Rotherham Photopheresis Unit: Our first "Patient Day"
1. Rotherham Photopheresis Unit.
The nurse lead photopheresis unit at Rotherham Gen-eral Hospital in the UK has been operating since 1994 and recently became a Centre of Excellence. It accepts referrals from Yorkshire, Scotland, Birmingham, Leeds and Manchester. Patients at the Rotherham photopheresis unit are primarily treated for steroid refractory Chronic Graft versus Host Disease (CGvHD) and Cutaneous T-cell Lymphoma (CTCL). The treatment received is Extracorpo-real Photopheresis (ECP). This unit has been involved in re-search programmes lead by the consultant haematologist, from which data on the positive effect of ECP on patients with CGvHD has been identified. Data on CTCL has still to be formally presented.
In February 2010 we became the first UK hospital to treat paediatric patients for GvHD using the new Therakos Cellex integrated photopheresis system. This device allows us to treat patients with a low haematocrit and or body weight by using cross-matched compatible packed red blood cells to prime the centrifuge bowl before drawing blood from the patient, thereby reducing the extracorpo-real volume and keeping the patient’s fluid balance static.
2. What is Photopheresis?
These leucocytes are treated with methoxsalen solu-tion, exposed to UVA light and afterwards returned to the patient. This treatment causes apoptosis of the diseased cells and although the actual mechanism of photopheresis is still unclear, one theory is that after the treated white blood cells are returned to the body, the immune system recognises the dying abnormal cells and begins to produce healthy lymphocytes. ECP is a non-toxic treatment with very few adverse reactions and importantly does not ap-pear to cause generalised immunosuppression in contrast to conventional drug treatments for CGvHD which increase the risk of infection and other serious complications.
The treatment schedule at Rotherham for patients with CGvHD consists of a standard regime of paired ECP treat-ments given two weekly for the first 14 weeks for CGvHD. These treatments are then titrated to patient response with follow up treatment continuing at four weekly intervals with the aim being to reduce the need for treatment as a positive response continues. Patients may be treated for 2 years or more. CTCL patients are treated on a monthly ba-sis until their condition stabilises.
3. What is GvHD?
GvHD is a common complication following haemopoet-ic stem cell transplant. The pathogenesis of GvHD involves the host tissue being perceived as foreign by donor-derived T lymphocytes. If prophylaxis and immunosuppressive drug treatment fails the condition may be fatal due to loss of organ function or concurrent infection. Acute GvHD oc-curs within 100 days of transplant whereas chronic GvHD starts approximately100 days to 1-year post-transplant. Chronic GvHD is far more commonly treated by ECP than the acute form.
Symptoms are many and vary in severity from patient to patient. Single or multiple organs may be attacked, such as the eyes, the liver, the entire gastrointestinal tract and the genital area (especially in females). The joints may also be affected and sometimes other organs of the body, including the lungs and kidneys. Skin involvement charac-teristically progresses to take on a thick, scarred, contrac-ture-like appearance resembling scleroderma which is highly debilitating for the patient.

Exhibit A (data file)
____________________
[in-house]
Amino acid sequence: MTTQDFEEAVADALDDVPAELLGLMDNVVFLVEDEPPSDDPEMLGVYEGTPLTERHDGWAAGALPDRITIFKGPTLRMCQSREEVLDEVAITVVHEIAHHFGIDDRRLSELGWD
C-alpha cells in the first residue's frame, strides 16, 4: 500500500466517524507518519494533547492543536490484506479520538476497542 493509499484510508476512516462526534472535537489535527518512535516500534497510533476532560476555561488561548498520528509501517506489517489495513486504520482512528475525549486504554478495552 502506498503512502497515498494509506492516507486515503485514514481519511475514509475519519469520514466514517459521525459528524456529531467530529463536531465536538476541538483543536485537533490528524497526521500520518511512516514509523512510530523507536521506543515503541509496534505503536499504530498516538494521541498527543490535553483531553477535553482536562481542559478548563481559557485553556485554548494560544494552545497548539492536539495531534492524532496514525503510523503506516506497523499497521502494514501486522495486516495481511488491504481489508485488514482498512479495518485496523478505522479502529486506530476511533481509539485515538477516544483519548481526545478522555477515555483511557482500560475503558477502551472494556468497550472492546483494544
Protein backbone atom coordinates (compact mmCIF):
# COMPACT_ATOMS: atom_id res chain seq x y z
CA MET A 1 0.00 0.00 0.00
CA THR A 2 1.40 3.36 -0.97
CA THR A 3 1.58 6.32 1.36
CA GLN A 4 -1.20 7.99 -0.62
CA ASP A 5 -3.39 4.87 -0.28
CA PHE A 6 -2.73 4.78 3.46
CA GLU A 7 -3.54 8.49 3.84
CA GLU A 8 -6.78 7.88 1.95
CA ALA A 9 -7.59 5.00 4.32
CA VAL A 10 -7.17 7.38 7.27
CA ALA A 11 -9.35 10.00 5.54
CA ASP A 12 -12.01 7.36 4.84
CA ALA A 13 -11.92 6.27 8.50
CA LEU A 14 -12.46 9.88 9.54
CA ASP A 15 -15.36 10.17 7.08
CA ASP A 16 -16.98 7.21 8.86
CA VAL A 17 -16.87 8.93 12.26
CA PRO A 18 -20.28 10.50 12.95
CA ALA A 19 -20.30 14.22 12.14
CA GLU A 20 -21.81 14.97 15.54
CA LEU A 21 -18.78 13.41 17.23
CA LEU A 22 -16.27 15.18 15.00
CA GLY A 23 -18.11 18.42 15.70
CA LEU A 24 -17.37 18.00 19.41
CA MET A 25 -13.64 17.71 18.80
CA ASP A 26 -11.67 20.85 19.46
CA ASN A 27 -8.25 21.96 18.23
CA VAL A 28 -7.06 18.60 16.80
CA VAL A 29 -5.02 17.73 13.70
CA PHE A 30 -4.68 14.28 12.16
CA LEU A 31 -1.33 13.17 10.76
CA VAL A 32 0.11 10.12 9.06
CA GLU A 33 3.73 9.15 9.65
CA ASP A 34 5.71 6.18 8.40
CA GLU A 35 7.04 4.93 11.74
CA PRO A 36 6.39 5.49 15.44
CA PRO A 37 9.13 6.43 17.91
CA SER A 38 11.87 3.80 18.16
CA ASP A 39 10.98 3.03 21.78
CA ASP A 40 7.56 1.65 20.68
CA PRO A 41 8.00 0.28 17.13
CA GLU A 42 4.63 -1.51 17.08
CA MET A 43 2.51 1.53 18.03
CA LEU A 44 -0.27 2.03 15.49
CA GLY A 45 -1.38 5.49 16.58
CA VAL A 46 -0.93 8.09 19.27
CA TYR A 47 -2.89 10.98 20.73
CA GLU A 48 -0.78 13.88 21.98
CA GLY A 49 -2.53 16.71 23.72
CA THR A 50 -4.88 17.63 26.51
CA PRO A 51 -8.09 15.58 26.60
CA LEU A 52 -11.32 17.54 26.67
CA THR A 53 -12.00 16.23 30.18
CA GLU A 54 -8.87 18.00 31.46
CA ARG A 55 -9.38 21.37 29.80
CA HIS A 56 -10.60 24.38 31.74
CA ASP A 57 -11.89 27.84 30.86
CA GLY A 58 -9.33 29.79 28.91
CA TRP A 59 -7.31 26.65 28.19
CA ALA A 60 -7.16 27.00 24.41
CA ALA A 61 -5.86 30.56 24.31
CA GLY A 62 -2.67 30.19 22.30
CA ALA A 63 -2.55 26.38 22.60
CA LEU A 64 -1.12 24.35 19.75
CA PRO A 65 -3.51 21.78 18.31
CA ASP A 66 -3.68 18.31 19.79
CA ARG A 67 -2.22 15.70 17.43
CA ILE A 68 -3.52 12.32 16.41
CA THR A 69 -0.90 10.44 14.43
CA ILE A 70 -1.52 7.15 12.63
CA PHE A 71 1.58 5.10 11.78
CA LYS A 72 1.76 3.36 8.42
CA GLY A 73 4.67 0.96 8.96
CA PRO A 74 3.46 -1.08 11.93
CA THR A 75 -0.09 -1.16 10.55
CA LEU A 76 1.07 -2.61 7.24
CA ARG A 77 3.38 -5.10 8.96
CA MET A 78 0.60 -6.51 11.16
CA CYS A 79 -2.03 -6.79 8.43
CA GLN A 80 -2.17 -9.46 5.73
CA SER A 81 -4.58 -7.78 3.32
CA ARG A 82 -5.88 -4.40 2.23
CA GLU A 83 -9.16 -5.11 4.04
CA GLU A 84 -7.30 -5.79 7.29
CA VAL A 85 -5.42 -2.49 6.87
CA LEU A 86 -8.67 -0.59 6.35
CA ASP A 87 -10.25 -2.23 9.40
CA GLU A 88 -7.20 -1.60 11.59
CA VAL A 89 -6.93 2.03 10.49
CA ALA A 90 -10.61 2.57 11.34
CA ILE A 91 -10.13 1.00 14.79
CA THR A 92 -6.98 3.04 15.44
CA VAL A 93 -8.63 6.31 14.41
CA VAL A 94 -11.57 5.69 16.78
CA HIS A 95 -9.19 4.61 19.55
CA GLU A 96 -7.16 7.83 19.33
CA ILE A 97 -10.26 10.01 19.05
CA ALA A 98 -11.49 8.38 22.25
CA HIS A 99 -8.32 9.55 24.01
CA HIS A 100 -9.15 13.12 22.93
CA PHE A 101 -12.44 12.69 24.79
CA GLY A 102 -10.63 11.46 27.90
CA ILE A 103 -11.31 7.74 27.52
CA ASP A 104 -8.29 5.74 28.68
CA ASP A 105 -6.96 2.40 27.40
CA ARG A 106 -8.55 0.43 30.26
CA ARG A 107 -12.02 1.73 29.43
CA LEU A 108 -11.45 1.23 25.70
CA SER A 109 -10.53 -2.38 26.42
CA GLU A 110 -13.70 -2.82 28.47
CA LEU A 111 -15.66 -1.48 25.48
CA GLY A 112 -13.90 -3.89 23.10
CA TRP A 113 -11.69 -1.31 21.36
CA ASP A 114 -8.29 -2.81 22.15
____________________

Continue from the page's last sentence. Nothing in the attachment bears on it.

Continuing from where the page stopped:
4. What is CTCL?
Cutaneous T-cell lymphoma is a specific type of non-Hodgkin lymphoma. CTCL is rare, accounting for about one in 20 of all cases of non-Hodgkin lymphoma. It is a cancer of T lymphocytes and most often occurs in people aged between 40 and 60. Unlike other forms of non-Hodg-kin lymphoma, CTCL mainly affects the skin. It is caused by the uncontrolled growth of a type of white blood cell with-in the skin called a T-cell (T lymphocyte).
If less than 10% of the skin is affected, there is a good chance of controlling the disease long term. If more than 10% of the skin is involved, or if the lymphoma has spread to the lymph nodes or a body organ, then this disease is un-likely to be cured. However it can often be controlled for a long time with the assistance of ECP treatment as well as other medical intervention.
Symptoms are less varied than GVHD but none the less debilitating. Skin inflammation is often widespread which gives rise to increased skin infections and very painful ex-tremely itchy skin, from which there is no respite. Skin involvement may vary from being slight to complete all-over redness with increased shedding. This condition leaves the patient lethargic and severely depressed.
5. So why have a Patient Day?
The varied symptoms experienced by our patients are extremely debilitating, making activities of daily living an enormous effort. By the time a patient reaches our unit they are chronically ill, immunosuppressed, and often feel-ing frightened and alone.
Over the last 18 months the referrals to our adult ser-vice have rapidly increased, and it was whilst treating a new group of patients who had all been referred to our unit around this time that the concept of organising a Patient Day began to take place. The ECP treatment takes approx-imately three hours to complete, and so these particular patients were able to talk to each other extensively about their symptoms, how they felt, how they adapted their lives and how difficult it is to live with a life threatening chronic illness.